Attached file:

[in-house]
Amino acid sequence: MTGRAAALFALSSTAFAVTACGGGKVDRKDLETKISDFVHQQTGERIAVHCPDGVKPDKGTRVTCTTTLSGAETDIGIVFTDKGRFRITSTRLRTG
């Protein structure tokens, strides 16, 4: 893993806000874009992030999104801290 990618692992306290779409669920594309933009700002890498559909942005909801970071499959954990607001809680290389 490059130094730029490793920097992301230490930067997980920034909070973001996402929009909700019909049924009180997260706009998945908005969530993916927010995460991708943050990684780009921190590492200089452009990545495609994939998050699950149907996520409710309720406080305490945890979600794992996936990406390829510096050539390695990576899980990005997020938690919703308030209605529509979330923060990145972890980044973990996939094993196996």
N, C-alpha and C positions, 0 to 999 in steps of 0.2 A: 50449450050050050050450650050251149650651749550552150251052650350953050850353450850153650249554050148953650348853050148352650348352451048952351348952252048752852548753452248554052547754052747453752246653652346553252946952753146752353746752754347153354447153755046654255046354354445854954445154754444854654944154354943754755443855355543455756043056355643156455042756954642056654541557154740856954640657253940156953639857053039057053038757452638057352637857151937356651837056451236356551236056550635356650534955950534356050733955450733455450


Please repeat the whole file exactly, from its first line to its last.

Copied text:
[in-house]
Amino acid sequence: MTGRAAALFALSSTAFAVTACGGGKVDRKDLETKISDFVHQQTGERIAVHCPDGVKPDKGTRVTCTTTLSGAETDIGIVFTDKGRFRITSTRLRTG
């Protein structure tokens, strides 16, 4: 893993806000874009992030999104801290 990618692992306290779409669920594309933009700002890498559909942005909801970071499959954990607001809680290389 490059130094730029490793920097992301230490930067997980920034909070973001996402929009909700019909049924009180997260706009998945908005969530993916927010995460991708943050990684780009921190590492200089452009990545495609994939998050699950149907996520409710309720406080305490945890979600794992996936990406390829510096050539390695990576899980990005997020938690919703308030209605529509979330923060990145972890980044973990996939094993196996």
N, C-alpha and C positions, 0 to 999 in steps of 0.2 A: 50449450050050050050450650050251149650651749550552150251052650350953050850353450850153650249554050148953650348853050148352650348352451048952351348952252048752852548753452248554052547754052747453752246653652346553252946952753146752353746752754347153354447153755046654255046354354445854954445154754444854654944154354943754755443855355543455756043056355643156455042756954642056654541557154740856954640657253940156953639857053039057053038757452638057352637857151937356651837056451236356551236056550635356650534955950534356050733955450733455450